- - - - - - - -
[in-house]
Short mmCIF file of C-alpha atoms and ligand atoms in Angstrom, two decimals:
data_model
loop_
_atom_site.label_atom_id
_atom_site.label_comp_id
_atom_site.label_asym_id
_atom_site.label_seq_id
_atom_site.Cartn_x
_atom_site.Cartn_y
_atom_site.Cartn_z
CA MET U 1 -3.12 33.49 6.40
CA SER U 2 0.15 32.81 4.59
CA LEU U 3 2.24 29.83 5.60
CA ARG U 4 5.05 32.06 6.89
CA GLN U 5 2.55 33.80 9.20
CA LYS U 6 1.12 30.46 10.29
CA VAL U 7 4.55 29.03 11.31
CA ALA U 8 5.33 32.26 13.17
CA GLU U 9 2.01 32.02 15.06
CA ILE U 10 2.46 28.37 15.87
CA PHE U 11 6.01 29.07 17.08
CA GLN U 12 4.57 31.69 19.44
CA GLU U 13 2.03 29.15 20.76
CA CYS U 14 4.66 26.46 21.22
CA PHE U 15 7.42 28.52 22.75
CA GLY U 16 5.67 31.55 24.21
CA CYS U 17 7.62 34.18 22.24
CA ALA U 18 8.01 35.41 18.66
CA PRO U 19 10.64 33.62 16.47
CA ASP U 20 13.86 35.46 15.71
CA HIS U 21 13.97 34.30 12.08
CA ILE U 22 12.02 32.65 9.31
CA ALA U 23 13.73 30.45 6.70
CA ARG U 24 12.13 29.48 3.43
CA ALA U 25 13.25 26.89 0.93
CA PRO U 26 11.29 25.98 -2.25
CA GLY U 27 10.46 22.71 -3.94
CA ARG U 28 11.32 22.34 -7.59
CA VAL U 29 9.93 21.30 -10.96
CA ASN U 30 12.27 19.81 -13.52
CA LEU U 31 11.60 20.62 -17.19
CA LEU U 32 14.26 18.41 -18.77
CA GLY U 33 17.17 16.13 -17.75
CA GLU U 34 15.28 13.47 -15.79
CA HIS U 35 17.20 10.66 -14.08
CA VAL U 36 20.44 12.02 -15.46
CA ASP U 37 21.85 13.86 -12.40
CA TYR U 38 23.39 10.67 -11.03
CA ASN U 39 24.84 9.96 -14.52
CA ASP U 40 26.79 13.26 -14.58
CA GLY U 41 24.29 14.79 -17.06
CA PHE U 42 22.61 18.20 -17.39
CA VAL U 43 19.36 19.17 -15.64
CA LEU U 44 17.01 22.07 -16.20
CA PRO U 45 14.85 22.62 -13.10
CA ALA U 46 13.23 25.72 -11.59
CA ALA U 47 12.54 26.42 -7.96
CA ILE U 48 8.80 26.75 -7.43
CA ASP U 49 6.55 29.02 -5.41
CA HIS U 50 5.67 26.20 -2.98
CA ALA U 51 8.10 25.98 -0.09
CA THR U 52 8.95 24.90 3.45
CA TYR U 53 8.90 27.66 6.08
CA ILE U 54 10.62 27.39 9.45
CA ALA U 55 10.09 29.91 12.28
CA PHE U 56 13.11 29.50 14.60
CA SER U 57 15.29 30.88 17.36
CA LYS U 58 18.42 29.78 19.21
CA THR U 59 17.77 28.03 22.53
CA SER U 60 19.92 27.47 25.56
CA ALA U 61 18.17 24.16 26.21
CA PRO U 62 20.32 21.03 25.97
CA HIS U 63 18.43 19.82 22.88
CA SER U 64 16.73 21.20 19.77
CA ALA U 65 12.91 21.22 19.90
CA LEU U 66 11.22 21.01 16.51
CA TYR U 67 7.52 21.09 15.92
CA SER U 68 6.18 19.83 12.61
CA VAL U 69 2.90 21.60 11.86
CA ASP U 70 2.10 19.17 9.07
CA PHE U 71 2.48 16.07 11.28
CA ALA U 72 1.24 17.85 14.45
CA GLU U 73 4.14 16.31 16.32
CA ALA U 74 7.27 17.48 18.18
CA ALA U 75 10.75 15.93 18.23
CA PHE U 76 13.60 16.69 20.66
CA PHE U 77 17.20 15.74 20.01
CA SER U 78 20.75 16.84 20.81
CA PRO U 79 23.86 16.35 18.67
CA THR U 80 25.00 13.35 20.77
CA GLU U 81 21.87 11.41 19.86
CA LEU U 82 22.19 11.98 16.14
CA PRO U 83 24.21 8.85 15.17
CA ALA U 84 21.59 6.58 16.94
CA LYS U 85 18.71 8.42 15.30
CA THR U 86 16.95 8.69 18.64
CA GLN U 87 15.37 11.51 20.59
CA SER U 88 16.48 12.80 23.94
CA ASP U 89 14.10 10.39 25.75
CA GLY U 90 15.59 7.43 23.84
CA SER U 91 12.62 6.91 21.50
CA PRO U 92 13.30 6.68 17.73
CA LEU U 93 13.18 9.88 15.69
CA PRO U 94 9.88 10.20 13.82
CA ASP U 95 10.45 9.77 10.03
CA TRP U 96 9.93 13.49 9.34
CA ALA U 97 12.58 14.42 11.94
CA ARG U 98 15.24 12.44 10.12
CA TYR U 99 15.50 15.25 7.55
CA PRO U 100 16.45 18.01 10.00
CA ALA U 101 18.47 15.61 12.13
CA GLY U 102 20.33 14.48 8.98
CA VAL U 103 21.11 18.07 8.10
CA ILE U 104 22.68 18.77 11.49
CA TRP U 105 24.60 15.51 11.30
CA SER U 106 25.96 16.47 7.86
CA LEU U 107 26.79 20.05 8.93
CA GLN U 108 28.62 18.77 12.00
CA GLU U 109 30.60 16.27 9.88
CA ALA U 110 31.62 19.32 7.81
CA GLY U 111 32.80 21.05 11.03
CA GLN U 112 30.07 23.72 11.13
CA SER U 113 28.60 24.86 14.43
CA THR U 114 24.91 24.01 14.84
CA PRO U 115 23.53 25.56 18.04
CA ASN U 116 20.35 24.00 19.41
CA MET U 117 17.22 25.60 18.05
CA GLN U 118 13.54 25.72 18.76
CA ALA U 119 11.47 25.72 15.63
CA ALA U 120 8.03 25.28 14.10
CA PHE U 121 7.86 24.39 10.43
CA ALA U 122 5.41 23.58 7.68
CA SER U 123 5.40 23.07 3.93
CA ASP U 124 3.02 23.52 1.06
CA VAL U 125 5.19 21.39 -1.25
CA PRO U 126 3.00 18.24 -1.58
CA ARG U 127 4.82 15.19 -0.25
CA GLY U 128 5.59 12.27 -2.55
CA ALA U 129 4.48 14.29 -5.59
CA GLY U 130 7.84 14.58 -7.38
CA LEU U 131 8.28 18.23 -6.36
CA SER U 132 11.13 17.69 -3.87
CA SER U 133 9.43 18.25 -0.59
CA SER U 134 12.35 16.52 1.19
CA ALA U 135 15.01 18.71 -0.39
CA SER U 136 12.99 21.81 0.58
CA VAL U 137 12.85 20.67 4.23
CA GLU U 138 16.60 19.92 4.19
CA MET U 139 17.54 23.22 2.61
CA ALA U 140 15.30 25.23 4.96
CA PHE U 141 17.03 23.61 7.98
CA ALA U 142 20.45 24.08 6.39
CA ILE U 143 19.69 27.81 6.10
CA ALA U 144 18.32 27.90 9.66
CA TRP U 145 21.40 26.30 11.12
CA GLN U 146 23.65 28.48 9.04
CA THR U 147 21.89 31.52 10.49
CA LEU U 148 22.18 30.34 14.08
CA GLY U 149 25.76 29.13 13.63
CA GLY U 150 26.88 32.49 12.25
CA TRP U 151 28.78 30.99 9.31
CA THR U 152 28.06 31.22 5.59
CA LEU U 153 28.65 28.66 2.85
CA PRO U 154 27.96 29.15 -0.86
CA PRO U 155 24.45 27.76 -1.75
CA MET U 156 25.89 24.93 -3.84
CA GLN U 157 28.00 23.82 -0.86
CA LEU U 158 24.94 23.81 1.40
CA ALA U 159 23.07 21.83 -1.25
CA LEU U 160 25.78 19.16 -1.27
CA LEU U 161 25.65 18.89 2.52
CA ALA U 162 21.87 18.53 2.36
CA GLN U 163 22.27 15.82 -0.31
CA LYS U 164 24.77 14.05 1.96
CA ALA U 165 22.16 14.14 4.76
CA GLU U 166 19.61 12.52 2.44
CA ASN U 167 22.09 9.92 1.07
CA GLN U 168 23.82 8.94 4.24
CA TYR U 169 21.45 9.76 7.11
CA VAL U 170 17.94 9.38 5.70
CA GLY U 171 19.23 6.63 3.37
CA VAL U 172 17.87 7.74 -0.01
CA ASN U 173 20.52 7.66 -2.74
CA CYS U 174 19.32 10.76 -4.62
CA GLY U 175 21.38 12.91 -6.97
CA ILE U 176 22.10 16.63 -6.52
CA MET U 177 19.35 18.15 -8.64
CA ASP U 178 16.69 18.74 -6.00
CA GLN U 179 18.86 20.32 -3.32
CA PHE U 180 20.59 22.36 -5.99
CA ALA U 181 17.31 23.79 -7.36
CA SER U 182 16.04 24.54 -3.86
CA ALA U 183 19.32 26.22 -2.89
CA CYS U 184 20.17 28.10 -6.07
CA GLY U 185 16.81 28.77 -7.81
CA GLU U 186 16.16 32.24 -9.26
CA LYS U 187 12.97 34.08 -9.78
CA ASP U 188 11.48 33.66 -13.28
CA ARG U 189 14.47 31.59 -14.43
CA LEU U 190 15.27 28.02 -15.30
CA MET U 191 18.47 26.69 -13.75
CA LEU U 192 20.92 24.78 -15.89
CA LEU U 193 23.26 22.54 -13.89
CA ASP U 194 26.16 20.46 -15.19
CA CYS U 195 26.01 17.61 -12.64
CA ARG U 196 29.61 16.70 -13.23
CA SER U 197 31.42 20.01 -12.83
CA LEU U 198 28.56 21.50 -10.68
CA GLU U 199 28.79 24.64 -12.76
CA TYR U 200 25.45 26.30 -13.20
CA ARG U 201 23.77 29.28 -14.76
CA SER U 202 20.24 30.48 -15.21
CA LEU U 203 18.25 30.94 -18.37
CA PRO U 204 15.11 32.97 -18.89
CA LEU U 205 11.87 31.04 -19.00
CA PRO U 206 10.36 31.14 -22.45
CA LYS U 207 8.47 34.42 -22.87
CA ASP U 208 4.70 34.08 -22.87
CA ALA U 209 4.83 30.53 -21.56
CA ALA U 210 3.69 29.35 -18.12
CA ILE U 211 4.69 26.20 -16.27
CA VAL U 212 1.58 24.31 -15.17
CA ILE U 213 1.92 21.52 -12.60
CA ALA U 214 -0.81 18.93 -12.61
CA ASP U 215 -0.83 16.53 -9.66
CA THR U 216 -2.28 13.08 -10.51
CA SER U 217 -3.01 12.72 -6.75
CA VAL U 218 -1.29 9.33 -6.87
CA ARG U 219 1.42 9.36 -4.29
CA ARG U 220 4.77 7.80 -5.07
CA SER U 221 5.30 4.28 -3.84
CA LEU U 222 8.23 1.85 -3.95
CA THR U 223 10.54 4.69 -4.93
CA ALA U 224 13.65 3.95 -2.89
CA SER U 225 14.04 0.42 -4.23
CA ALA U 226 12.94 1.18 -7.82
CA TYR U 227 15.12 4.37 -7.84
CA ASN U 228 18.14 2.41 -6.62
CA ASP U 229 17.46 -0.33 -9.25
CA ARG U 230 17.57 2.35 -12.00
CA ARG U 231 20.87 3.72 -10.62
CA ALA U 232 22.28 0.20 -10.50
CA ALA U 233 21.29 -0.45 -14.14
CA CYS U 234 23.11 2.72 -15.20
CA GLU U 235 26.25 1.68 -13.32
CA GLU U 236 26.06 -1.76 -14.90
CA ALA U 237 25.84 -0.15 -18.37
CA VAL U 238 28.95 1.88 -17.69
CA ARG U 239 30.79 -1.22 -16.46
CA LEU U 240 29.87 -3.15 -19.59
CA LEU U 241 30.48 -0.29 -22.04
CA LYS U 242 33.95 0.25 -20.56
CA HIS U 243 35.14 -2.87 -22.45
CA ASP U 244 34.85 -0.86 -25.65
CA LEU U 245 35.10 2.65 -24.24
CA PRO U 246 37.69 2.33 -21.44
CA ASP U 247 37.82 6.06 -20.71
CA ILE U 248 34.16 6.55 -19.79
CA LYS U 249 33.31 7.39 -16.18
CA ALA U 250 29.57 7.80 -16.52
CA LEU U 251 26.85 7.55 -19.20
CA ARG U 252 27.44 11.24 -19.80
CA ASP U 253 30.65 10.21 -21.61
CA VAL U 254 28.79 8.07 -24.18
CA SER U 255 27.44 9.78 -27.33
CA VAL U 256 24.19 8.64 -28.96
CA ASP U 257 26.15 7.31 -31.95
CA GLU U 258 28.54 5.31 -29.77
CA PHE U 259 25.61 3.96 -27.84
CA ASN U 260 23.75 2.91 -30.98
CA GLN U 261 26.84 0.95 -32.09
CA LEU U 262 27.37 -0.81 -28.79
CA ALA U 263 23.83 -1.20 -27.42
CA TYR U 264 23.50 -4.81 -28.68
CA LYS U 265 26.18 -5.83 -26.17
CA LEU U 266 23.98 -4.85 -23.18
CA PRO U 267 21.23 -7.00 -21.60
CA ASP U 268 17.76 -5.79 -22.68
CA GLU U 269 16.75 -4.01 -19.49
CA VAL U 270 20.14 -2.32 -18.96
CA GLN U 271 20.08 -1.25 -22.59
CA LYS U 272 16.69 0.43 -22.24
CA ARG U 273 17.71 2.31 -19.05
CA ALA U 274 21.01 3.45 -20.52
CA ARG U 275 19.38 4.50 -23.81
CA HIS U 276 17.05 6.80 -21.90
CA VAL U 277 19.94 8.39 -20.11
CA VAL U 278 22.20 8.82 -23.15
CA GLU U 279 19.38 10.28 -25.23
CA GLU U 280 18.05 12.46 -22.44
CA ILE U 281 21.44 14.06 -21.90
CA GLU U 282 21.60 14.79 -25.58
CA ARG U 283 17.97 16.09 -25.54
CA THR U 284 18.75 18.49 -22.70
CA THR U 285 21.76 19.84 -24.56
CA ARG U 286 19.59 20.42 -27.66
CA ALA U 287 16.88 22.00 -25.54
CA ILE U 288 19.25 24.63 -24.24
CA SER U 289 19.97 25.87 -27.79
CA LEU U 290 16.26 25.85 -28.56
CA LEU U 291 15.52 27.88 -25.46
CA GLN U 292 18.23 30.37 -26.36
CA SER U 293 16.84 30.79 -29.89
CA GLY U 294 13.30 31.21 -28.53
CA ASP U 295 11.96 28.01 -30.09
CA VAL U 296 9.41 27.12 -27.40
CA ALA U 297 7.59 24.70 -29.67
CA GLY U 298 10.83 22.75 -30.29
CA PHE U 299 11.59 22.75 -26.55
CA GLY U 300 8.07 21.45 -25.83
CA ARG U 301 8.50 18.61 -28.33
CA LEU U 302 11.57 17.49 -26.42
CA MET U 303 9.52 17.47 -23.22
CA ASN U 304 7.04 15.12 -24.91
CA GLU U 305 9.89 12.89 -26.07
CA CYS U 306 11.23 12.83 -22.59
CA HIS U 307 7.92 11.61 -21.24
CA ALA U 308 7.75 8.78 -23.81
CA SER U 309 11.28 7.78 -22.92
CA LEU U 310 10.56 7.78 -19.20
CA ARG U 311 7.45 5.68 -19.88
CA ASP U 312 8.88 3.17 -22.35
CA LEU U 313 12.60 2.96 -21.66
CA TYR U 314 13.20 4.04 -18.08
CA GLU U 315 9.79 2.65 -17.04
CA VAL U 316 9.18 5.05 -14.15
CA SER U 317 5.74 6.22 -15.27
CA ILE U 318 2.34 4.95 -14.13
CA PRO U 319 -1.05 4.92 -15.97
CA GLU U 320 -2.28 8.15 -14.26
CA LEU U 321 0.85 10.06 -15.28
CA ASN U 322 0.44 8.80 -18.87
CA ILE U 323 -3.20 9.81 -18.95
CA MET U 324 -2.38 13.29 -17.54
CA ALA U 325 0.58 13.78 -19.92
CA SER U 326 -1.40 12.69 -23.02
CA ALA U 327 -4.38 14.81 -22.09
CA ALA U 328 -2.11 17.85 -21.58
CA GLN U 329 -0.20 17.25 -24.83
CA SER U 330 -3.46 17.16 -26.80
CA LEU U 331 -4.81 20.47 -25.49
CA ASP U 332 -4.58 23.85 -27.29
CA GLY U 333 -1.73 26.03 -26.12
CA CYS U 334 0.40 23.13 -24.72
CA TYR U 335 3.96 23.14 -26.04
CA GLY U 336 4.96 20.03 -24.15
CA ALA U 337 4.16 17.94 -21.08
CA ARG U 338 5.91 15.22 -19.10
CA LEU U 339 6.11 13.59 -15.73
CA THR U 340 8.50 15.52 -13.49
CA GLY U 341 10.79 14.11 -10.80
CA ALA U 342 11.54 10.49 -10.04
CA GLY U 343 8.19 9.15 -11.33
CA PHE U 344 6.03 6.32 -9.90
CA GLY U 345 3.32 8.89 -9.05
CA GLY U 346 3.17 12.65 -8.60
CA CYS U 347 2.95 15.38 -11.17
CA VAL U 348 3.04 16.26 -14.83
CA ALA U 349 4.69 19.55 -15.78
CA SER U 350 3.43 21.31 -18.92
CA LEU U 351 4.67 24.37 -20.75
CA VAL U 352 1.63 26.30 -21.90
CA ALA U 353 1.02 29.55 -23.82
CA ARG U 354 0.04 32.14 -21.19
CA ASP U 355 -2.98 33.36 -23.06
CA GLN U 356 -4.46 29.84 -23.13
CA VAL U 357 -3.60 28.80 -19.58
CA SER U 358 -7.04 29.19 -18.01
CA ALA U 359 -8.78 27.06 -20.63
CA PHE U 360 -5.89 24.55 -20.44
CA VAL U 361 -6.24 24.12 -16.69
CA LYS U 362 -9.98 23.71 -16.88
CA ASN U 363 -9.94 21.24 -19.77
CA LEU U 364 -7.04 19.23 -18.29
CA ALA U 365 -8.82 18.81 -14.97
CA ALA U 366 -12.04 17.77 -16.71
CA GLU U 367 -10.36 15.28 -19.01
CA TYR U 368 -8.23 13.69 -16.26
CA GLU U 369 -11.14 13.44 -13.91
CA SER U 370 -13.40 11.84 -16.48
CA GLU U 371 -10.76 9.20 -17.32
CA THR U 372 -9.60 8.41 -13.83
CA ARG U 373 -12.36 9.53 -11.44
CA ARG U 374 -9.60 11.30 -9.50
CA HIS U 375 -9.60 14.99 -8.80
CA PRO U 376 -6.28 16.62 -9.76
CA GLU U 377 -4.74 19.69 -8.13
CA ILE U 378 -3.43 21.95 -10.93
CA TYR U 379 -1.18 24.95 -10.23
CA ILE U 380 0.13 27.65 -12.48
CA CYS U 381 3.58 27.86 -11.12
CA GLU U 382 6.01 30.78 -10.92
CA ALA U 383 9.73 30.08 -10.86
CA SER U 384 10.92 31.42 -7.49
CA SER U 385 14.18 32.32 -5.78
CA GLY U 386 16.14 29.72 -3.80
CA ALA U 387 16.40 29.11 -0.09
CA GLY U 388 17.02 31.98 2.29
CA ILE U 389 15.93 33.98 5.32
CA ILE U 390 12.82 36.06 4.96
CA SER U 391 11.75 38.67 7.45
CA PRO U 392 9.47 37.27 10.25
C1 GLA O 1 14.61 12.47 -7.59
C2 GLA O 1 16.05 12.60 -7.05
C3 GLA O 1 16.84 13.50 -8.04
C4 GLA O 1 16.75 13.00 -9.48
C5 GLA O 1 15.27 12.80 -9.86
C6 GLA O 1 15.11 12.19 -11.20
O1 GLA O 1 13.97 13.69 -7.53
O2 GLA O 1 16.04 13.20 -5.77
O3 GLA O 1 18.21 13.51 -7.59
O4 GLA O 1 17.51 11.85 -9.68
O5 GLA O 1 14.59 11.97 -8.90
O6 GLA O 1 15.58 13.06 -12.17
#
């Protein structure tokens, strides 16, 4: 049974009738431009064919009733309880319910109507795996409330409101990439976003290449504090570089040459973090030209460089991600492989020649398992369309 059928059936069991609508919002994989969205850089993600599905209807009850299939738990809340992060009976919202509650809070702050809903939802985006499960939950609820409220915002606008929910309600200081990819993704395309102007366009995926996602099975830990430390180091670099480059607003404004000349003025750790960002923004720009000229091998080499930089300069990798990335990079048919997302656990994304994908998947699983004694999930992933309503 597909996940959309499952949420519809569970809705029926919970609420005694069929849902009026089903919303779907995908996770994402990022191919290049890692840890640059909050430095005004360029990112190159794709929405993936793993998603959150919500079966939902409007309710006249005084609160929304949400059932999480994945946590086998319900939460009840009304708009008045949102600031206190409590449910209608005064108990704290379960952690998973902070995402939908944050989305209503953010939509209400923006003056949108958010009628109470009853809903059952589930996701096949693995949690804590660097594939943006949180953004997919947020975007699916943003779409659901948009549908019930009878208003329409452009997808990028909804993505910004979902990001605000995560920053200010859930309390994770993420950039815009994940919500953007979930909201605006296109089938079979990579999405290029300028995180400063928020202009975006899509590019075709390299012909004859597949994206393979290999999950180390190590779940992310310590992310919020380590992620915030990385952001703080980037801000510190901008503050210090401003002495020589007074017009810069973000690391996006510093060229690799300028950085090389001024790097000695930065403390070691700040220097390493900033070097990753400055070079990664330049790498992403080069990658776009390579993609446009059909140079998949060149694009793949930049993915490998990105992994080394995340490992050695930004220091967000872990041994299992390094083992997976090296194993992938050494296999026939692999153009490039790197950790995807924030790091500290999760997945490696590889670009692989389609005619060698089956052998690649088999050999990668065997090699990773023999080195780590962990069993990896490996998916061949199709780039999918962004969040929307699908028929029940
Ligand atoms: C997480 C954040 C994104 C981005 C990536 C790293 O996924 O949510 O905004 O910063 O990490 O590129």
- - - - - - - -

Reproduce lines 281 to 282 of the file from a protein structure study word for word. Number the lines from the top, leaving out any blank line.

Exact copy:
CA VAL U 270 20.14 -2.32 -18.96
CA GLN U 271 20.08 -1.25 -22.59